Figure 1.

Location of Rietholzbach catchment in Switzerland: Thur river basin (green) and Rietholzbach catchment (black). Swiss GIS elements reproduced with the authorization of swisstopo (JA100118).

Figure 2.

The Rietholzbach catchment and lysimeter. (a) 3-D-view of the catchment displaying the slope and potential river flow paths, as well as the location of the Büel and Mosnang measurement sites; Maps of land use types (b), soil types (c) and geology (d) within the catchment (see also Table 1); (e) Cross-section of lysimeter with description of measurements: (1) Container; (2) Concrete wall; (3) Cellar; (4) Soil; (5) Filter (sand and gravel); (6) Electronic scales; (7) Drainage outlet; (8) Soil moisture sensors; (9) Temperature sensors; (10) Grass.

Table 1. Overall Characteristics of Rietholzbach Catchmenta
ParameterValue
  • a

    Sources: FOEN [1996] for morphometric characteristics, except bifurcation ratio and average slope of catchment; Bohrer [1998] for land use; and Germann [1981] for soil types. Bifurcation ratio estimated from GIS application. Average slope of catchment computed from 10 m digital elevation model.

Morphometric Description
Area3.31 km2
Perimeter7.93 km
Catchment length2.50 km
Catchment average width1.32 km
Length of river network2.23 km
River network density0.67
Average slope of main stream57.5 m km−1
Average slope of catchment14.5°
Bifurcation ratio n1/n22.7
Mean altitude795 m
Max. altitude950 m
Min. altitude682 m
 
Soil Type
Cambisol (cambisol, acid cambisol, calcaric cambisol)40.7%
Gleyic cambisol17.7%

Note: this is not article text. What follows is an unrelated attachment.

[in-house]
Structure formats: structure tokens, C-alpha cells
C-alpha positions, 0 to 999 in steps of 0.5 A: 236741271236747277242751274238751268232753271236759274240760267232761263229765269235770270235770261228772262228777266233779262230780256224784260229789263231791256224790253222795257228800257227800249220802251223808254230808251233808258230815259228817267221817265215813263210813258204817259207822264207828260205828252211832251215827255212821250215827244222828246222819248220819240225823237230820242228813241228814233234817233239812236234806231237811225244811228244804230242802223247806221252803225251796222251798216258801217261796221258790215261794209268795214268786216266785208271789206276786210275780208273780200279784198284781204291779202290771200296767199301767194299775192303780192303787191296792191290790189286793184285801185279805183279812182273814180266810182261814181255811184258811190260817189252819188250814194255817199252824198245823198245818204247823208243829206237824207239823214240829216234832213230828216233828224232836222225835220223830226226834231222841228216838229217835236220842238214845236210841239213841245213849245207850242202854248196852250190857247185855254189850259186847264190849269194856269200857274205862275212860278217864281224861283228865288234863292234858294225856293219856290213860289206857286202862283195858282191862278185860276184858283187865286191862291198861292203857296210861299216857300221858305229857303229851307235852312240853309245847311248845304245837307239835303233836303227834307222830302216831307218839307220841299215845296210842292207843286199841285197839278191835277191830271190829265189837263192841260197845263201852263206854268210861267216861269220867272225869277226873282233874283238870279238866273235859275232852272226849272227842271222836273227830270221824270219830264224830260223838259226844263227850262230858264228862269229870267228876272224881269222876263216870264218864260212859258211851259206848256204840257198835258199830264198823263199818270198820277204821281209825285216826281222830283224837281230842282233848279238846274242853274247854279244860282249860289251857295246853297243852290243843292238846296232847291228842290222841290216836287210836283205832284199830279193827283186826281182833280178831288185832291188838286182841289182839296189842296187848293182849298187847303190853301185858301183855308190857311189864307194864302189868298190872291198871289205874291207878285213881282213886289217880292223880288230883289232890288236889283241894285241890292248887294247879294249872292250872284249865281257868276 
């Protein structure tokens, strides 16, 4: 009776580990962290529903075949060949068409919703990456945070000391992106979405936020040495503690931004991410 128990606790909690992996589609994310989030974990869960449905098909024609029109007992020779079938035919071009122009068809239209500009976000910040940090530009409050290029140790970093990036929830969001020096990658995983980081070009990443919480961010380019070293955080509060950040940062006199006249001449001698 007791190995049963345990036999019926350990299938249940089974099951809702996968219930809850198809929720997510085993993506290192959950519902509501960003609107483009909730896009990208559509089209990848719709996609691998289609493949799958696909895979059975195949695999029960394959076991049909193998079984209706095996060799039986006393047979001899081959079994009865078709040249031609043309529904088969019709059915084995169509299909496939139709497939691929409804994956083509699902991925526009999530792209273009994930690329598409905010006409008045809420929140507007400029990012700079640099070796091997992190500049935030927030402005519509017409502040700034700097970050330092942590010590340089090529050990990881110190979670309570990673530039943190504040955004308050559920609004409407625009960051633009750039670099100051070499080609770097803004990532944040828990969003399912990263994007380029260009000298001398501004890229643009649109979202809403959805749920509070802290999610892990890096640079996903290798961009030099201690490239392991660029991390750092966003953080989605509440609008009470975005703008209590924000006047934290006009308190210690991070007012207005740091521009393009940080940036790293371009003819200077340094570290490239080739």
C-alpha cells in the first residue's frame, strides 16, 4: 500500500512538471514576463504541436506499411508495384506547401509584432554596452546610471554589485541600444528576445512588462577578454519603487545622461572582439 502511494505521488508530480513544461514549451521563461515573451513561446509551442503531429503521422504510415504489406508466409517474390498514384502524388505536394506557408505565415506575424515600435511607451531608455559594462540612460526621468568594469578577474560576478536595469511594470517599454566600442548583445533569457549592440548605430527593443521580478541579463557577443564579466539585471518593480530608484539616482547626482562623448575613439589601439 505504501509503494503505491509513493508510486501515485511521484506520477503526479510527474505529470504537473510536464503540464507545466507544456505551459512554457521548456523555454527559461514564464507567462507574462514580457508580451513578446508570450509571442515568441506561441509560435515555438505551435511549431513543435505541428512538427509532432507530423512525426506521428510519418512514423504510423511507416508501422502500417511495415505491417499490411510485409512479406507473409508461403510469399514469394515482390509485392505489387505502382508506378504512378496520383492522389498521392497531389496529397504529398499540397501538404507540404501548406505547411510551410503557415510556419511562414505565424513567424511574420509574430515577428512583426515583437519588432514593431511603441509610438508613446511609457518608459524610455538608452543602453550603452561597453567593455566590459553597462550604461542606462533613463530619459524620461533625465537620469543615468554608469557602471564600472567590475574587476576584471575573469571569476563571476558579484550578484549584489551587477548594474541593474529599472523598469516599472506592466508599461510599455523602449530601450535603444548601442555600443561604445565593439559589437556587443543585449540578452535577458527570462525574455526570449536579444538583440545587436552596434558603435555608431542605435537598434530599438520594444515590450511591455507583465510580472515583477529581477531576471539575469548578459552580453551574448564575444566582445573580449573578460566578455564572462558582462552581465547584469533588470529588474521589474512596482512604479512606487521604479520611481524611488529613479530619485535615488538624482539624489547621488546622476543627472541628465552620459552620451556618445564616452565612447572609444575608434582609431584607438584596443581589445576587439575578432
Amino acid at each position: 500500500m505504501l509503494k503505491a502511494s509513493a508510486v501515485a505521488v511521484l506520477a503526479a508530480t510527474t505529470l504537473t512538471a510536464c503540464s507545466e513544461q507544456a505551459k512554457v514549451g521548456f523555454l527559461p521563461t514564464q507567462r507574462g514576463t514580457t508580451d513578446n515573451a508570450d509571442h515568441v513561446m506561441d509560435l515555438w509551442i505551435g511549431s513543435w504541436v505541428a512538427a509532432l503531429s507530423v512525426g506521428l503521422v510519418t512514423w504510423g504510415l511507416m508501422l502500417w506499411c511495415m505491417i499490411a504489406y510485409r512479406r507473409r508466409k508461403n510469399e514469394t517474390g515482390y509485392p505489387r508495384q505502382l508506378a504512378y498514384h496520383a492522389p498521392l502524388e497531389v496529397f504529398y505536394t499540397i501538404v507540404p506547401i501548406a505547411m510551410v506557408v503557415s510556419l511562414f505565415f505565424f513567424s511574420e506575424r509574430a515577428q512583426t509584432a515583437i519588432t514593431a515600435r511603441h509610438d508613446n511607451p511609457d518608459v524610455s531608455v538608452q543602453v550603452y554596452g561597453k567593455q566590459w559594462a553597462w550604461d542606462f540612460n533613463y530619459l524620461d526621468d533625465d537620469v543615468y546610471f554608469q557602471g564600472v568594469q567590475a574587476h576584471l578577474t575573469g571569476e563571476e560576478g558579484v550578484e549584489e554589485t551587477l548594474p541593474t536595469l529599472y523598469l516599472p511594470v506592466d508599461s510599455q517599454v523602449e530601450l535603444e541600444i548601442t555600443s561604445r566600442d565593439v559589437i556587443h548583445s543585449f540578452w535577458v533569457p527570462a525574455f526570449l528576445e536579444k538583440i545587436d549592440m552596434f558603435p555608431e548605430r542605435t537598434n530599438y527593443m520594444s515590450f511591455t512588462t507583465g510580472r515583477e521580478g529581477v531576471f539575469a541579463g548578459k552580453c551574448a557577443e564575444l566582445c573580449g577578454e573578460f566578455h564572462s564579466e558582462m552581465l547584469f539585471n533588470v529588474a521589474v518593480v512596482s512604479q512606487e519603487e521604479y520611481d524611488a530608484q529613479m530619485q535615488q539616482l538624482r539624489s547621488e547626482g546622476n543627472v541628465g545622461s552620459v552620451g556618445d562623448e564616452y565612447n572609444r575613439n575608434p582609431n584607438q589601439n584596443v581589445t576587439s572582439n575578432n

Gleysol23.9%
Regosol17.6%
Peaty soil (“Halbmoor”)<0.1%
 
Land Cover
Forest25.6%
Grassland71.9%
Orchards1.2%
Settlements1.3%

[14] The geology controls the hydrological behavior of the basin (Figure 2d). It is characterized by Tertiary deposits of the Upper Freshwater Molasse consisting of consolidated clastic sediments such as conglomerates (Nagelfluh), sandstones, layers of marls and banks of freshwater limestone. Gravel pockets of Würm glacial moraines form the riparian zone along the stream, where groundwater from hill slopes is mixed and discharged to the stream with a mean subsurface travel time of several years [Vitvar et al., 1999]. Quick lateral flow on hill slopes has typically shorter travel times of several months, contributing to an overall mean groundwater travel time of about 1 year between the recharge and outflow in the stream [Vitvar and Balderer, 1997]. Gurtz et al. [2003b] analyzed the groundwater table depth during a snowmelt event and also demonstrated that interflow is the dominating component for runoff generation in the slope regions (Freshwater Molasse). It is hypothesized that some parts of the complex Tertiary-Quaternary aquifer also store substantially older water, which supplies the stream in dry periods. The heterogeneity of parent rock types and relief has produced a large variety of soil types with dominant macropore flow paths [Germann, 1981]. Dye tracer [Menzel and Demuth, 1993] and isotope [Vitvar et al., 1999] investigations on the Rietholzbach lysimeter demonstrated a rapid seepage, but also accompanied in periods of snowmelt or pronounced precipitation by a recharge into the soil matrix where water may remain over longer periods. This water is collected at the lysimeter outlet in dry periods when the macropore pathways are no longer active. The total seepage water was measured to have an average transit time through the lysimeter profile of about 7 months [Menzel and Demuth, 1993; Vitvar et al., 1999].